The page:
Bits and Bytes

A BIT is one number in binary code--a 0 or a 1. "Bit" stands for "BInary digiT."

For example, "0" is a bit. "1" is also a bit. "10" is two bits. "101" is three bits, and so on.

A BYTE is eight bits. For example, 11110000 is a byte. 10101010 is also a byte. 11010010 is also a byte. Any combination of eight ones and zeroes is a byte. In a byte, you have 256 possible numbers. The first number is 0 ("00000000"), and the highest number is 255 ("11111111").

Why do we use the byte? Why not only count in bits?

Well, the byte can be useful. For example, people use letters and numbers and symbols and punctuation. These are called "characters." How can a computer understand that? It only knows 1s and 0s. Well, we use a special code called "ASCII" to translate between binary numbers and characters. Each character has its own 8-digit binary number ("byte"). For example, the lowercase letter "a" has the binary code "01100001." Here is a chart with some sample ASCII binary codes (see this page for a larger chart):

 Character ASCII Binary Code
A 0100 0001
B 0100 0010
C 0100 0011
D 0100 0100
a 0110 0001
b 0110 0010
c 0110 0011
d 0110 0100

Can you see how that works? Every letter, number, symbol and punctuation mark has a 1-byte binary code. This 1-byte system was convenient, so it was used in many other places, and became common.


So where do you use bits and where do you use bytes?

Usually, bytes are used to describe the amount of stored data--that is, how much data on a floppy disk, CD-ROM or hard drive.

Usually, bits are used to describe transmission speeds--how many bits of data are sent in one second.

You can tell bits and bytes apart by how they are written: a bit is shown as a small, lower-case "b". A byte uses an upper-case capital "B". Therefore, a Mb is a megabit, and a MB is a megabyte. Remember, a byte equals 8 bits. So, 1 MB = 8Mb.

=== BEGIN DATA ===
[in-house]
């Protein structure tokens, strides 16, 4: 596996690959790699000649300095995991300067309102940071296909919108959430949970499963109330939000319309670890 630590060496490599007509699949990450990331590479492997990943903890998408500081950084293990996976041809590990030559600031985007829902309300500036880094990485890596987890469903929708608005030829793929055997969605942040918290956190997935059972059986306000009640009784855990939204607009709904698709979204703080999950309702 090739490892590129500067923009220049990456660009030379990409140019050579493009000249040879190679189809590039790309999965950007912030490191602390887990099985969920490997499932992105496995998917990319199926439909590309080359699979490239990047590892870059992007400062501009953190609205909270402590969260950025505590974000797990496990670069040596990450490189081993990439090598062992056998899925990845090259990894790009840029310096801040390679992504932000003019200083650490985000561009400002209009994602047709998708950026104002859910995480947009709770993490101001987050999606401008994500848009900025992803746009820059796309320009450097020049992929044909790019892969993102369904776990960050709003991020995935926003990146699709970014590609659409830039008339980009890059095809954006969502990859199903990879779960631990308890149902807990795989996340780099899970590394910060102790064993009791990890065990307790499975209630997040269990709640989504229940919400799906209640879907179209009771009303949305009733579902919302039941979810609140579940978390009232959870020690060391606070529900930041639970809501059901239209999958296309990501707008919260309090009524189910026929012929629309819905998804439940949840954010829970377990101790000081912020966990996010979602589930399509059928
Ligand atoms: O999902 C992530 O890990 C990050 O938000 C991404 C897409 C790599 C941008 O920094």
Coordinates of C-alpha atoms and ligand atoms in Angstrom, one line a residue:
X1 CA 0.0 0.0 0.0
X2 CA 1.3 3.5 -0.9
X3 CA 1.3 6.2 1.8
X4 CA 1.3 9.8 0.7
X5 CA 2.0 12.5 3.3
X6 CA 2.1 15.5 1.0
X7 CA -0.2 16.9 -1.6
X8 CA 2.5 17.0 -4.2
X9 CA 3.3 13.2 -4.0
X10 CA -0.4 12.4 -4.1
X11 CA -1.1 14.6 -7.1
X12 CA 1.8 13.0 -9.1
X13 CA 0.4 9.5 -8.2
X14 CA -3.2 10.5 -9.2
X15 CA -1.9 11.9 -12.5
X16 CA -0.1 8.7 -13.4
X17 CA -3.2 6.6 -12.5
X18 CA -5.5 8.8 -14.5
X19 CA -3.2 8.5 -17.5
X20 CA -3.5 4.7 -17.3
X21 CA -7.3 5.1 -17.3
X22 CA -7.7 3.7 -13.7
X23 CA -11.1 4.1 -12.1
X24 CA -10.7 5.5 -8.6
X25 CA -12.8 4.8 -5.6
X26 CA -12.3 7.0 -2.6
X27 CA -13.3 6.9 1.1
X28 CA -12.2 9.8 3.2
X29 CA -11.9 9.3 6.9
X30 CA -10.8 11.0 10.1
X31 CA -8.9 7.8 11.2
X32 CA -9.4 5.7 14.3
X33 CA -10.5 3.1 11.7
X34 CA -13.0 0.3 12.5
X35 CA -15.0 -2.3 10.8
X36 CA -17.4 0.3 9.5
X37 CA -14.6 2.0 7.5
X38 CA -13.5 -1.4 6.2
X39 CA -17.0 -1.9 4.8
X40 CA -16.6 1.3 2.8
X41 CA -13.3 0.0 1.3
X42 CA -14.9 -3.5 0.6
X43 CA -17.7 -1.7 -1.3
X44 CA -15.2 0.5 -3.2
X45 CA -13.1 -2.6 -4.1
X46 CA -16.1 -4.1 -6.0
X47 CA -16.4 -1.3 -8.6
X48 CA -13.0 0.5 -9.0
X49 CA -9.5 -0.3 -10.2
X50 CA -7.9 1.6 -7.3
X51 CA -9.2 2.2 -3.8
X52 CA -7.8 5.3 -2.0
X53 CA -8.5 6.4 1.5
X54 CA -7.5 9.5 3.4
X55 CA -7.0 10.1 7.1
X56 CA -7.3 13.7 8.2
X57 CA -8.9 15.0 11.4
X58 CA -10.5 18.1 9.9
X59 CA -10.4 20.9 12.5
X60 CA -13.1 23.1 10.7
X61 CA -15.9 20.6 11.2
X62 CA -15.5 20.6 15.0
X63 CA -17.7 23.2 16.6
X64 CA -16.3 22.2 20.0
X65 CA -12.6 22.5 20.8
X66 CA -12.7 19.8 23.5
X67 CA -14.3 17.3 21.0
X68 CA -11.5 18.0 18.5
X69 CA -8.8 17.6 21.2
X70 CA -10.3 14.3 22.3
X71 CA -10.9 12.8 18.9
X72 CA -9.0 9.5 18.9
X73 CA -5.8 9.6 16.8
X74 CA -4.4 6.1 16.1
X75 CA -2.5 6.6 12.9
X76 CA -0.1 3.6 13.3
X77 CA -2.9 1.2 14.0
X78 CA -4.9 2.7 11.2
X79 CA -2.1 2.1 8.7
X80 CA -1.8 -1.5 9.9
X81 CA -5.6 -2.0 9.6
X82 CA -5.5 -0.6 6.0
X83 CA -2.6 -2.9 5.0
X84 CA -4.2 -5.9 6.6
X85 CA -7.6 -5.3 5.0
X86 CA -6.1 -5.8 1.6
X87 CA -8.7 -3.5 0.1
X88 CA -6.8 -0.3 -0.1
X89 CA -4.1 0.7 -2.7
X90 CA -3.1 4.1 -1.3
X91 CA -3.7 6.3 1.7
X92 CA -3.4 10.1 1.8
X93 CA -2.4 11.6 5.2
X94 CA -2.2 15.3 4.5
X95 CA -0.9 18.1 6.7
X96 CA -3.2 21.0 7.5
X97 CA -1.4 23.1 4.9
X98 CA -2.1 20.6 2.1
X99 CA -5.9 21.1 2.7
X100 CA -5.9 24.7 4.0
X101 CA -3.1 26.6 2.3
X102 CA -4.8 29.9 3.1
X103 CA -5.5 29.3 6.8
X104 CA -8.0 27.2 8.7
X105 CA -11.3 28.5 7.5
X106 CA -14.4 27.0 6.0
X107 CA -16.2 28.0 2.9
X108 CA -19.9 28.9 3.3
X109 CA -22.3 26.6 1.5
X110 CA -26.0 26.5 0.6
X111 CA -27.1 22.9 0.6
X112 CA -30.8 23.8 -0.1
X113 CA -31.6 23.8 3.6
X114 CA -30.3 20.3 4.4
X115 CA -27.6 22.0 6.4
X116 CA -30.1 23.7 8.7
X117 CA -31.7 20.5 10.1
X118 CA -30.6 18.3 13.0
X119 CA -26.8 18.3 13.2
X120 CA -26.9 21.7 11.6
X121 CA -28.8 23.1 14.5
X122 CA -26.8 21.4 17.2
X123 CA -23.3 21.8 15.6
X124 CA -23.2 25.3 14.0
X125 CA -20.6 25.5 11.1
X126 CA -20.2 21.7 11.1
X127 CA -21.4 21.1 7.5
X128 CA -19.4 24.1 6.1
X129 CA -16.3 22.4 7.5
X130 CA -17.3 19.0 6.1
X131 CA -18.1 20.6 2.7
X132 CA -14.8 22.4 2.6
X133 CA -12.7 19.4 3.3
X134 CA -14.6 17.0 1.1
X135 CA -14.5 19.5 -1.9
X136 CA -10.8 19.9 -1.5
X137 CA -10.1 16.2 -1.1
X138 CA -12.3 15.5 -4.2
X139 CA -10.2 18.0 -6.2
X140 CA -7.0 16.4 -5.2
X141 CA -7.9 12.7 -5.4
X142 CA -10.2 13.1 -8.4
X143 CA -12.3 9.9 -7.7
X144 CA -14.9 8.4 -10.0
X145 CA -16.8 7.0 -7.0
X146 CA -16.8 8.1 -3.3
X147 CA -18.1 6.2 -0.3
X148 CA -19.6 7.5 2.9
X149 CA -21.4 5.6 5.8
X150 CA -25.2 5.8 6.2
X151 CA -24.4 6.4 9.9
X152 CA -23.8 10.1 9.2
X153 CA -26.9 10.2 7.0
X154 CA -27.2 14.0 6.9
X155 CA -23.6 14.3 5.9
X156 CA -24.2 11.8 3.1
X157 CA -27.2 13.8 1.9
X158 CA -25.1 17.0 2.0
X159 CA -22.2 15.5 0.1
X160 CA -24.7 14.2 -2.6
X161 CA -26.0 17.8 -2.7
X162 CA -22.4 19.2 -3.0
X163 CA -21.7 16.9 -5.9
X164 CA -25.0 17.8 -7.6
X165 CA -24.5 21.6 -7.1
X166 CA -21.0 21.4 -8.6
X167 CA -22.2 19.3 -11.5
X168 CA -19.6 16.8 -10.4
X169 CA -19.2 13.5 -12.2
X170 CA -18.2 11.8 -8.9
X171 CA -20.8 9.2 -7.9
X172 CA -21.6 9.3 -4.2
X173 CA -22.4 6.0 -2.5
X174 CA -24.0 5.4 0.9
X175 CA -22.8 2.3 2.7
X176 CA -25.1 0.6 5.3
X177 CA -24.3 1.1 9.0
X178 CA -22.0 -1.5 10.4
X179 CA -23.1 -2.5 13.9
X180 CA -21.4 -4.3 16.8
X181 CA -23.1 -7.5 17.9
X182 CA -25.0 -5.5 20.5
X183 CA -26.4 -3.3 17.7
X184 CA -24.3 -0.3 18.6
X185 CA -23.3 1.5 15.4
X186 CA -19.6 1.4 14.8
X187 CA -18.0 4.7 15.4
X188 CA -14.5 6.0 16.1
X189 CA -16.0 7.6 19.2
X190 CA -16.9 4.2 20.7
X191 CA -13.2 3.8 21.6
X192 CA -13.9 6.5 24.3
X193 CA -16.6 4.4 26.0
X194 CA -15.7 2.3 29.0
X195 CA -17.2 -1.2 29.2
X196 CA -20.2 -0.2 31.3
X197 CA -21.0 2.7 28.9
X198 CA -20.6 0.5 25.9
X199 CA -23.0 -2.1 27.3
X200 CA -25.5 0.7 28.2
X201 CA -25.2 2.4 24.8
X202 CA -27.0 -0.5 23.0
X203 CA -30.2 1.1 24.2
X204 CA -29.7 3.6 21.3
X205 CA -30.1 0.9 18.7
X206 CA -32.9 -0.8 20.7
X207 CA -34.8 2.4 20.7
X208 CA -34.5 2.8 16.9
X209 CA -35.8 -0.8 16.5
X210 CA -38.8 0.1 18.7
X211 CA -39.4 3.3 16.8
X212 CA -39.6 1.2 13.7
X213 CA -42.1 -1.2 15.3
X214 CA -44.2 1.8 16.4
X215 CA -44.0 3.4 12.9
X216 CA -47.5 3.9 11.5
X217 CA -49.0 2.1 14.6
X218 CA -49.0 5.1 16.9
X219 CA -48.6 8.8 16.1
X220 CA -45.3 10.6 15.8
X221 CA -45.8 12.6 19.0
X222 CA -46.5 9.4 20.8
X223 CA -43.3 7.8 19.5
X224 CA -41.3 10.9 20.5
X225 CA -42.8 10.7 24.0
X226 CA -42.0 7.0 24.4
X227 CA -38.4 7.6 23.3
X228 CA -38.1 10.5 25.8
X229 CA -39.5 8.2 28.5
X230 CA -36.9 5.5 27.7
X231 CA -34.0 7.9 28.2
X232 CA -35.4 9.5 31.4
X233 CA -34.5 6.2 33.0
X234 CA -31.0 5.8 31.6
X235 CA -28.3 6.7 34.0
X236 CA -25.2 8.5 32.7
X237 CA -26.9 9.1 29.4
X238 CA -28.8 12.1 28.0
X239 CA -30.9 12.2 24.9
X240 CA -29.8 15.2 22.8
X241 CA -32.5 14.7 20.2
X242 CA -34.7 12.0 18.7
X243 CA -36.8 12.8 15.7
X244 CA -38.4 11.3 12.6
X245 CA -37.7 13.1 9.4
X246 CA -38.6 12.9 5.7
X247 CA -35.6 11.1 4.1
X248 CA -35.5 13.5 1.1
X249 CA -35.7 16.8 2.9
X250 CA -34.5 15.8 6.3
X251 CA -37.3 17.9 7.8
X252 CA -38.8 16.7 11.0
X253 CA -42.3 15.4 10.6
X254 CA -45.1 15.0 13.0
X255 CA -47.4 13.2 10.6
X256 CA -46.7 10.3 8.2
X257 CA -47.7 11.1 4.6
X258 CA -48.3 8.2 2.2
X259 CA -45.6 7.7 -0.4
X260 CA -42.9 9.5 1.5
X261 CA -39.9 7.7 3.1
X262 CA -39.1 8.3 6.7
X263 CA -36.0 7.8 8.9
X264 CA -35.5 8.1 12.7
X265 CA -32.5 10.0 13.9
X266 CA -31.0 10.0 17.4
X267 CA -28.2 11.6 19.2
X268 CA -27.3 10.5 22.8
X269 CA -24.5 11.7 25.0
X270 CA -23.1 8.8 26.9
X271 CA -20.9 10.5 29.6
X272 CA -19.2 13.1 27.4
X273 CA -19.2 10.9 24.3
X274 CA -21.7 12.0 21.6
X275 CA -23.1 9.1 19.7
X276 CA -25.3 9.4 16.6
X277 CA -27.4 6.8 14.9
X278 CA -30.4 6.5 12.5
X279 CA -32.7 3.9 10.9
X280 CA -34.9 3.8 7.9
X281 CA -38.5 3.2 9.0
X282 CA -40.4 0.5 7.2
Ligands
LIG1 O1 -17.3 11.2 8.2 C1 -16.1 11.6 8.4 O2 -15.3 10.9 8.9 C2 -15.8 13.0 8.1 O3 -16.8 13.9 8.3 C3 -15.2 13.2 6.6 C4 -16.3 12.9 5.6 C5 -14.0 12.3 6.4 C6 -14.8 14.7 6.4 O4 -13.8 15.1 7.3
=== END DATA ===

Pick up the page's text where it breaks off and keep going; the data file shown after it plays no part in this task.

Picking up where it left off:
If you want to know how big a computer file is, you have to use BYTES. Here is a chart of the different types of counted bytes.

Term  Abbreviation Number of Bytes*
Byte  B 1
Kilobyte KB (K) 1,000
Megabyte MB 1,000,000
Gigabyte GB 1,000,000,000
Terabyte TB 1,000,000,000,000
The numbers are not exact; they are all powers of 2.
A kilobyte is not really 1000 bytes, it is 1024. We say "1000" in base 10 for convenience.

Notice that the numbers use the binary prefixes--kilo, mega, giga, tera, peta, exa, zetta, yotta, etc. They are explained simply here.

So what do these sizes mean? Well, a simple text file made by a word processing program could be just 20K in size. A larger text file could be 200K in size. A photograph taken by a digital camera might be 1MB. An MP3 music file might be 5 MB. An MPG movie file might be 1GB in size. These are just examples; the size of each file could be much smaller or much larger depending on how much content they hold.

Here is an important word to remember: Capacity. "Capacity" means the maximum amount that something can hold; for example, the capacity of an elevator might be 12 persons, or the capacity of a bottle of water might be 500 ml. In computing "capacity" means how many Bytes can be held in a storage area.

You might also compare these figures with the capacities of common storage media:

Type Capacity
Floppy 1.4 MB
CD 700 MB
DVD 4.7 GB
Blu-Ray 25, 50, 100 GB
HDD up to 2 TB (and growing)


When you want to describe how fast data is sent between computers, you use bits per second (bps).

Term  Abbreviation Number Real Number of Bits
bit  bps 1 1
Kilobit Kbps 1,000 1,024
Megabit Mbps 1,000,000 1,048,576
Gigabit Gbps 1,000,000,000 1,073,741,824

Also remember that 8 Mbps means you can send 8 MegaBITs, which equals 1 MegaBYTE.

You have probably heard "bits" before, when you heard about the speed of Internet connections. When you get a DSL connection at home, the tell you the speed in "Megabits," for example, 50Mbps (50 Megabits per second).

It is important to remember: 8 bits is 1 Byte!